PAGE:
Last week, that changed when I tried a sample of so called Irish Soda Bread at Fresh & Easy. I grabbed a drive by sample as I blew through the produce section on my way to pick up something in another aisle. It was soft, slightly chewy, and slightly sweet. It had a nice golden sweet crust sprinkled with coarse decorative sugar. It was GOOD.

Irish Soda Bread Wet Ingredients Irish Soda Bread Raw Sugar And Carraway Irish Soda Bread Dry Ingredients

I took a detour on my way out and went through the produce section again to get another sample. (Don’t judge!) This was Irish Soda Bread?! No way. Of all places to find something like this, it’s at a local grab and go mini grocery store? I guess I was the one judging here!

So I grabbed a loaf and took it home to “just have a little”.

By the next morning, it was gone. Carb loading much? I ate enough carbs to run a marathon. So what did I do? I went to work, sat on my butt all day, and looked for a way to one-up Fresh & Easy.

I started with the traditional Irish Soda Bread recipes that only called for a few ingredients. Traditionally, this is how they were made. Well, they were also eaten as a way to sop up your soup, so that’s not a good sign if I want moist.

I did learn something valuable here though. Though they did use buttermilk, it’s not like OUR buttermilk. The buttermilk sold in the US is a lower fat content than what is available elsewhere. Instead of using buttermilk, I substituted whole milk and “made” buttermilk by adding a tablespoon of vinegar. You could also use other acids like lemon juice, but I didn’t want to add that flavor. Believe it or not, but you’ll never know there’s vinegar in here after you cook it.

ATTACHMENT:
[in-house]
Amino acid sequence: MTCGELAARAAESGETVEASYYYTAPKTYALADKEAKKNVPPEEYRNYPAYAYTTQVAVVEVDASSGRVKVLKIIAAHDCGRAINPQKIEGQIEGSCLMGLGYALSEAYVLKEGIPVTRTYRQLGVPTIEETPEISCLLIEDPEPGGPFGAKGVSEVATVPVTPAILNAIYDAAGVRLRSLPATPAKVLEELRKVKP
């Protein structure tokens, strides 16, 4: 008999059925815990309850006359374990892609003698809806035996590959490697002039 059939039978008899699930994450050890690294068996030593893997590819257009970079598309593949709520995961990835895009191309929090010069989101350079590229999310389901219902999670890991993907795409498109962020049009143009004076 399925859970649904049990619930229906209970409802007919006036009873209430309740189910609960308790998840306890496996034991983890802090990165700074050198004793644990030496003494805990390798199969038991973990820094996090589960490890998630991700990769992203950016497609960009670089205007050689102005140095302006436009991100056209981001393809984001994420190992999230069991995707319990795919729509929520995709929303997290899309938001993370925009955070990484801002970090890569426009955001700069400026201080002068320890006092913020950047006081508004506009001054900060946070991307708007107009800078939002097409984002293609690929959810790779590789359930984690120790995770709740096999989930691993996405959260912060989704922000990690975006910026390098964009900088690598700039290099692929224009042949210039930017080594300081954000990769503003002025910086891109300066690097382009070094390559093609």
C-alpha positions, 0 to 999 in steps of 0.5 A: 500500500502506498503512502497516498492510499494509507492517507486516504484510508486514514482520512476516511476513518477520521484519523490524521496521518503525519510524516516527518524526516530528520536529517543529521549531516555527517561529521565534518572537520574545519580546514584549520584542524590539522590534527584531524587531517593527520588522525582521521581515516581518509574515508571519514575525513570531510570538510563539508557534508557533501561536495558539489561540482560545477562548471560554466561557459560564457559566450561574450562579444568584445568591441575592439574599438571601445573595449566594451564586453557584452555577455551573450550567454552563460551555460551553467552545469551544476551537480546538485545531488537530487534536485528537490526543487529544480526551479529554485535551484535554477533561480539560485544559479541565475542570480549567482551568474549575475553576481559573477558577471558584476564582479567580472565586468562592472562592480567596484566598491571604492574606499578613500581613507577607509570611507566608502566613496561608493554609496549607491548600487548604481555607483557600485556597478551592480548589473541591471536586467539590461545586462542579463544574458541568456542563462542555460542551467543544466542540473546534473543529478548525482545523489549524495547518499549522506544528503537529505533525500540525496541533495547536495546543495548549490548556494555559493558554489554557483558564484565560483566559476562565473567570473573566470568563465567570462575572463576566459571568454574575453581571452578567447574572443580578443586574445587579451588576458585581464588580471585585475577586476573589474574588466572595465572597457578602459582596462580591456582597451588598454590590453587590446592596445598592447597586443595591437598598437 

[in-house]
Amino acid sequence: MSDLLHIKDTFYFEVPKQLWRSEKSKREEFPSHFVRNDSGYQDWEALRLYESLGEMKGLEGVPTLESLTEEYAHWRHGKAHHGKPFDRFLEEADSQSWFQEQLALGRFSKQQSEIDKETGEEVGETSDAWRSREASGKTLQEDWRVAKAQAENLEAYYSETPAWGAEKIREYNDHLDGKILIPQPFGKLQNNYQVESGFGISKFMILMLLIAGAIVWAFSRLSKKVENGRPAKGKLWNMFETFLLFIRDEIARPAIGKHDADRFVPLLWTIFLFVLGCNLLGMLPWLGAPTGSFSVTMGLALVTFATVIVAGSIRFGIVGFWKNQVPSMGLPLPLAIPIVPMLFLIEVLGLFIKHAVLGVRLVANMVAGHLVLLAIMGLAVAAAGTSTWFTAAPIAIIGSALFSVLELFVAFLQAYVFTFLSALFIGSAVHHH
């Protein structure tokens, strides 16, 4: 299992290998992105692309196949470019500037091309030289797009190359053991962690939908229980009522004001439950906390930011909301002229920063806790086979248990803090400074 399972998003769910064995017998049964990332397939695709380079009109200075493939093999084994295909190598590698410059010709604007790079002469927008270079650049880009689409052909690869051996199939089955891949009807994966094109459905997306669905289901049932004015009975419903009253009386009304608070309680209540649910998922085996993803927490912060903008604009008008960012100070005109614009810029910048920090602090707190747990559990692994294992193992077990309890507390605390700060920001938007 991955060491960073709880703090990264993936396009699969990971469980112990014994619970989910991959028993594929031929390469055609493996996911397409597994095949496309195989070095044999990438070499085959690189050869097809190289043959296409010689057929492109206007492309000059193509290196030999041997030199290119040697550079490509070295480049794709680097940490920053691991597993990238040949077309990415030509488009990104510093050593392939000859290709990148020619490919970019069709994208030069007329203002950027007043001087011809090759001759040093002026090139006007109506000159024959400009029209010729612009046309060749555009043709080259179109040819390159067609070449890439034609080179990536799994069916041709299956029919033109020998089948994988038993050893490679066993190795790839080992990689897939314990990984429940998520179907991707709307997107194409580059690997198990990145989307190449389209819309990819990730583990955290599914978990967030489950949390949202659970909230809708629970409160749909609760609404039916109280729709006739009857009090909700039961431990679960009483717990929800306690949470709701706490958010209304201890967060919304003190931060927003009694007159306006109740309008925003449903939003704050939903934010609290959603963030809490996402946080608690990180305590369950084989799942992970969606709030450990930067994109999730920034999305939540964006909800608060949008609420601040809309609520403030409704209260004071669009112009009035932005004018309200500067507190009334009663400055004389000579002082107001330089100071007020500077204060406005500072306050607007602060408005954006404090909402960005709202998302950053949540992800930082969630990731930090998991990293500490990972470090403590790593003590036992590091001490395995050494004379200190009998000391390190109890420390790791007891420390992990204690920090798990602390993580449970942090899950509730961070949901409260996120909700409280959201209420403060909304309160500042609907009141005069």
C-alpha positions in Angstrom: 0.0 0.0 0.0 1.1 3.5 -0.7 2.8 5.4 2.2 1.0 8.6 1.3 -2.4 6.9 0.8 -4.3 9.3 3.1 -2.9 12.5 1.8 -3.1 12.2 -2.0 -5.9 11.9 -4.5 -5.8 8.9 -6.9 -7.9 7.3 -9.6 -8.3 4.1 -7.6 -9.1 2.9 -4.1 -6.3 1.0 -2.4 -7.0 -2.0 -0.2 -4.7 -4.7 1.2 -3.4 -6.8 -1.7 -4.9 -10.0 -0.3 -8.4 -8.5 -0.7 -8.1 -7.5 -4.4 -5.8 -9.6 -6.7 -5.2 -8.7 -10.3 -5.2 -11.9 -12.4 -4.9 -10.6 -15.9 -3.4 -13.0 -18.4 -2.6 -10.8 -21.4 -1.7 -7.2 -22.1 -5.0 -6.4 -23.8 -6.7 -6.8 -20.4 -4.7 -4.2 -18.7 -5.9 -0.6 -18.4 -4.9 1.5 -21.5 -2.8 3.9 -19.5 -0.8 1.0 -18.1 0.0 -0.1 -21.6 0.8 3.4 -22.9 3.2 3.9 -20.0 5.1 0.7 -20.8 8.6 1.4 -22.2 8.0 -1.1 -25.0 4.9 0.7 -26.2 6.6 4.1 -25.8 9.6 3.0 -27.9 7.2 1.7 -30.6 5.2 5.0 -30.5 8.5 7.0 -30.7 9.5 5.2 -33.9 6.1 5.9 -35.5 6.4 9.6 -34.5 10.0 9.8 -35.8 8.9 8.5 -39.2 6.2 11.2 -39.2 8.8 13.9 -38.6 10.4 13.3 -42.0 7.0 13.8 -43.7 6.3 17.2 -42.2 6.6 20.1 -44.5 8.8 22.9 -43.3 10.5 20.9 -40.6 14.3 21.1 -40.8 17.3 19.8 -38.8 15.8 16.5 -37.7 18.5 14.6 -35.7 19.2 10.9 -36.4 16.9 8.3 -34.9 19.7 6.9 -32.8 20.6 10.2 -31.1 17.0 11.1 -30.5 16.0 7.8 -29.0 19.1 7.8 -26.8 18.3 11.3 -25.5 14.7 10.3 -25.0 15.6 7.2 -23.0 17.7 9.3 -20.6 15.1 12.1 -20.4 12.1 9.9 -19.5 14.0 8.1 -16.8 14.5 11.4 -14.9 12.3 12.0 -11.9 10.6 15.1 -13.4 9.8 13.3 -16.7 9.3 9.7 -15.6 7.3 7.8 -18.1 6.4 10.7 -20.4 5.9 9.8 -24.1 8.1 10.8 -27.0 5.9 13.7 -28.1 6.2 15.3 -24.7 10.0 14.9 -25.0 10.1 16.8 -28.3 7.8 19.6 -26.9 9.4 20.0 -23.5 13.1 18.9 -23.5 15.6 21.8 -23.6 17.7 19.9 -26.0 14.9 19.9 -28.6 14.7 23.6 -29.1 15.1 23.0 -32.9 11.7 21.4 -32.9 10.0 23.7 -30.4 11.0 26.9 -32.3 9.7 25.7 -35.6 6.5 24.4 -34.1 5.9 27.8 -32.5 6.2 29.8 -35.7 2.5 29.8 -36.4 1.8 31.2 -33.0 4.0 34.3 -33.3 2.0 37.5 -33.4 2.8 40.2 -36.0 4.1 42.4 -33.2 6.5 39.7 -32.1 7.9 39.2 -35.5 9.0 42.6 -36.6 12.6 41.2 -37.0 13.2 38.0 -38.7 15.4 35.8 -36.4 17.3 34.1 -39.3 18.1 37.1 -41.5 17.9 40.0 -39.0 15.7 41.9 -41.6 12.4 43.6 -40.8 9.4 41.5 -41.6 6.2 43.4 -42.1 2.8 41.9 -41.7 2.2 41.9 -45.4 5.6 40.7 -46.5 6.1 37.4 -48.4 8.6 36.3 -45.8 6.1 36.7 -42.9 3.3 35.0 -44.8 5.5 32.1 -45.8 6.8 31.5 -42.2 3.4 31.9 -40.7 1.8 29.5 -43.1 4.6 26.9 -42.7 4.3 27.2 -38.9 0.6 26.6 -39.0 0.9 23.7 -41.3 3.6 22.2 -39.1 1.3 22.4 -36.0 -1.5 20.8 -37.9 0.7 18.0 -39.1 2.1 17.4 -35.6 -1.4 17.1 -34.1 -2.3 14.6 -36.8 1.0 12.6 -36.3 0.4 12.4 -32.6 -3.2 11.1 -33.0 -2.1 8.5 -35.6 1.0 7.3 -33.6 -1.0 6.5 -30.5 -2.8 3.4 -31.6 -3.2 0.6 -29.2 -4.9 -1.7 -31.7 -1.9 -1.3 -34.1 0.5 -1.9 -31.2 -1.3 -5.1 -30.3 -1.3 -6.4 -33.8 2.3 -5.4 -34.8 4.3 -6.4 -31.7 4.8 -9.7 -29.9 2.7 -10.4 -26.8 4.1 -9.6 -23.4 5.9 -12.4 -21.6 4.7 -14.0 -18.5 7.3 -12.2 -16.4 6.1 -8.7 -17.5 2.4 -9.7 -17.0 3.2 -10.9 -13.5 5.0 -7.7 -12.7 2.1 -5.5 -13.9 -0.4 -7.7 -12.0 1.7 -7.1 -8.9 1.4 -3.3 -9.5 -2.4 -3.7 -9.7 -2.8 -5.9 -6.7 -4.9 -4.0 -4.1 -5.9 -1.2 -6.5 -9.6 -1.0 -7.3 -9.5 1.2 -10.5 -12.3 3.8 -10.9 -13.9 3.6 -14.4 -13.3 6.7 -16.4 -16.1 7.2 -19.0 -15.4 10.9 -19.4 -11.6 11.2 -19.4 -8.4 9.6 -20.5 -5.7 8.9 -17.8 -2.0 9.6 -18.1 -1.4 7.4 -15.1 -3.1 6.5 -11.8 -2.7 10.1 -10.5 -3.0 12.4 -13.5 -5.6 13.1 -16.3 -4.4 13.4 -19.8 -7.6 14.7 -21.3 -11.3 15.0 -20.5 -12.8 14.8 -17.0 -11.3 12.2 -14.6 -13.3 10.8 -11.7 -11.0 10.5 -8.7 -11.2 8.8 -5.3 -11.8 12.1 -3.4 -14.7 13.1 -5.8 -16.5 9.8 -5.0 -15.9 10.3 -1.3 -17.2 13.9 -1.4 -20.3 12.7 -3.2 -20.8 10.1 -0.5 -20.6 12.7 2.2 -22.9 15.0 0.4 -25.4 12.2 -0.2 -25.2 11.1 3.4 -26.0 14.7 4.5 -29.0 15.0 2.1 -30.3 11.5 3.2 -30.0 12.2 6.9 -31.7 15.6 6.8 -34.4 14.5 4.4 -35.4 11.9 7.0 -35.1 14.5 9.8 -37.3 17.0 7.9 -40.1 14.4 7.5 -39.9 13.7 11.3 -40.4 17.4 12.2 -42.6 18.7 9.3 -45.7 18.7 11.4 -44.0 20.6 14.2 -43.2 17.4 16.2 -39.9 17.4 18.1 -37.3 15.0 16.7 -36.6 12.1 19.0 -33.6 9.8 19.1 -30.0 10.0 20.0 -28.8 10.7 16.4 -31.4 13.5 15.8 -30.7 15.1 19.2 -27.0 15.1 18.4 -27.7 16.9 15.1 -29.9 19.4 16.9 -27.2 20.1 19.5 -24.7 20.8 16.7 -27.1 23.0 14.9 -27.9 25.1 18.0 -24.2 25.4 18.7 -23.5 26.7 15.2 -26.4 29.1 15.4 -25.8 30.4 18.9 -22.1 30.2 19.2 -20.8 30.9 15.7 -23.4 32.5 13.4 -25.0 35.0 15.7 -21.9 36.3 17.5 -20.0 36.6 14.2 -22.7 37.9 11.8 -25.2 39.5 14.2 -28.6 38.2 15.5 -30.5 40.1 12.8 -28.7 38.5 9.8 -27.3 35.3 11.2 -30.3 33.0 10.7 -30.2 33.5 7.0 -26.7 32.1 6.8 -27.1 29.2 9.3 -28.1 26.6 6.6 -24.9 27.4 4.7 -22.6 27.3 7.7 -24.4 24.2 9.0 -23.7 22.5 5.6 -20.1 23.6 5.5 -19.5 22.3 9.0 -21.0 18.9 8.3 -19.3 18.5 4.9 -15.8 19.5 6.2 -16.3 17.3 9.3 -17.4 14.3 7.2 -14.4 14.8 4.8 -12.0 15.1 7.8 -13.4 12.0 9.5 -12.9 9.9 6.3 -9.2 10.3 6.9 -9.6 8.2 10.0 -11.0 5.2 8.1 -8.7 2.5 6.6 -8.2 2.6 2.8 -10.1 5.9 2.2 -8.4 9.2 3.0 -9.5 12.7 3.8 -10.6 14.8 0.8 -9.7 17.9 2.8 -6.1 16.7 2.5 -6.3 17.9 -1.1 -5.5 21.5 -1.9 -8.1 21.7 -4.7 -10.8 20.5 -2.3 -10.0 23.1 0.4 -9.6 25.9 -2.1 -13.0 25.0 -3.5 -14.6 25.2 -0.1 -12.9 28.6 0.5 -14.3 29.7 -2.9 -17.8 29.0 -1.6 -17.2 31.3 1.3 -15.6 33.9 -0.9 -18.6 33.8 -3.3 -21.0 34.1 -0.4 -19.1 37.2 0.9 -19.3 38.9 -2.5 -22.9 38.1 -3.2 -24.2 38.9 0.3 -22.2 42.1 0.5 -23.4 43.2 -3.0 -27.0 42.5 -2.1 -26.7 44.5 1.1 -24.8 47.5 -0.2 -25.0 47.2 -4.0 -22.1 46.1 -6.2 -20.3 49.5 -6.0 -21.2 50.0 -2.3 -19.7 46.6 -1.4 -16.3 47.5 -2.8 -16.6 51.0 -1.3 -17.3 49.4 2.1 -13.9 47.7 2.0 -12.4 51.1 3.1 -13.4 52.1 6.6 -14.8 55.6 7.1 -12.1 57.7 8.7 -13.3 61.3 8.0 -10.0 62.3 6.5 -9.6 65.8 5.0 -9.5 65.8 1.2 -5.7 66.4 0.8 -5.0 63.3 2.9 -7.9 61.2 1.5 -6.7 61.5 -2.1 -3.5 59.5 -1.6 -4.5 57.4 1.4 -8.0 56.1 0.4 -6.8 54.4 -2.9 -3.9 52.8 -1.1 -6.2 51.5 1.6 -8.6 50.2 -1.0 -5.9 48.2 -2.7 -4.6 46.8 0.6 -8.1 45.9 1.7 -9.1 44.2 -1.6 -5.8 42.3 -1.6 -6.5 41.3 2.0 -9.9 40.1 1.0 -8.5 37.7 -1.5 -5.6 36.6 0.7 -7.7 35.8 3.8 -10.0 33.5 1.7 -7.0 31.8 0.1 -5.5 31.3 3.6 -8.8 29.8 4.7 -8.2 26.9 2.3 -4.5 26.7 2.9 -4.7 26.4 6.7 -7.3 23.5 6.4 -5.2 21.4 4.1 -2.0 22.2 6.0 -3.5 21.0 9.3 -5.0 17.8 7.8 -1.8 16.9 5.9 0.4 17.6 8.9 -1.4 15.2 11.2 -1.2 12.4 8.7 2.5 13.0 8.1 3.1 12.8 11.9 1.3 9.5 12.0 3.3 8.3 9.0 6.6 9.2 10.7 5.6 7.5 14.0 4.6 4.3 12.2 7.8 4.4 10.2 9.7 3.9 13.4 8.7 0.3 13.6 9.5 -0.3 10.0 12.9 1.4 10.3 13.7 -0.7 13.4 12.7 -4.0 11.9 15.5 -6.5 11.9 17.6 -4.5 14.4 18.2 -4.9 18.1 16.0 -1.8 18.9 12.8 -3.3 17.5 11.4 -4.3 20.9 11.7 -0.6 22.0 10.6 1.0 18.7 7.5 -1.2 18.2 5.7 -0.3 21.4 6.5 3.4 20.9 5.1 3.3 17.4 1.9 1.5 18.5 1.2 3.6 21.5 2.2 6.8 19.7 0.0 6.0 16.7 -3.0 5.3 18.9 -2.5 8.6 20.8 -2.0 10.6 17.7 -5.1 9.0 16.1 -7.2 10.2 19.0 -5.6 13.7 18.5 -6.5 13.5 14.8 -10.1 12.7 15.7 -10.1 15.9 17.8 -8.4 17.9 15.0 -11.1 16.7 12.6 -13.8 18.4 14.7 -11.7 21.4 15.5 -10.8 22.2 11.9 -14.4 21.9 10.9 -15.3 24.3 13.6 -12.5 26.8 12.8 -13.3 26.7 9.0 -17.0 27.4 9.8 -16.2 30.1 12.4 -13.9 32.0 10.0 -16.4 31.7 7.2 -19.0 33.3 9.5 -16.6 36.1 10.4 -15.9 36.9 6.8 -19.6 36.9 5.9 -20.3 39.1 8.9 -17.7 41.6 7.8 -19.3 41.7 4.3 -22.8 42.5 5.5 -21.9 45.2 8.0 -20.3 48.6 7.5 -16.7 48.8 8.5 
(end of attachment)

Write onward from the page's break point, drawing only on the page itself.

I also substituted 3/4 c of the total amount of milk with plain yogurt. This thickened the milk to a buttermilk consistency and gave it an extra tang to finally reach buttermilk status.

Irish Soda Bread Dough In Mixing Bowl Irish Soda Bread Dough Irish Soda Bread Dough With Raw Sugar

I used carraway seeds to give it that unique soda bread flavor, but (ah! don’t shoot!) I didn’t add currants or raisins. The traditional recipes don’t use them because they’re sweet, so I gave that approach a try. I think the recipe was sweet enough without adding dried fruit, but if you want to add some, I’d suggest using currants.

Currants are a lot smaller than raisins so they would work well with the crumbly nature of this soda bread. Regular plump raisins are too big though. I’d suggest taking the extra minute to chop the raisins down to roughly a quarter of their original size, then toss them in the dry ingredients to separate the pieces.

The coarse sugar on top was an absolute must. It gave it a nice, thick discernible crust that couldn’t be attained with regular granulated sugar.

The best way to eat it was actually what I snapped a picture of. A couple little slices of good quality SALTED butter like Plugra. Eaten while standing at the kitchen counter. (Hey we said no judging!)

Take that, Fresh & Easy.

Irish Soda Bread Loaf Irish Soda Bread Slices With Butter Irish Soda Bread With Coffee

Irish Soda Bread
 
Author:
Serves: 1 large loaf
Ingredients
  • 3 cups all purpose flour
  • 1 T baking powder
  • ¼ tsp baking soda
  • ½ cup granulated sugar
  • 1 T caraway seeds
  • 1 cup currants (or raisins)
  • 1 large egg
  • 1 cup whole milk
  • 1 T white vinegar
  • ¾ cup plain yogurt
  • 2 oz unsalted butter, melted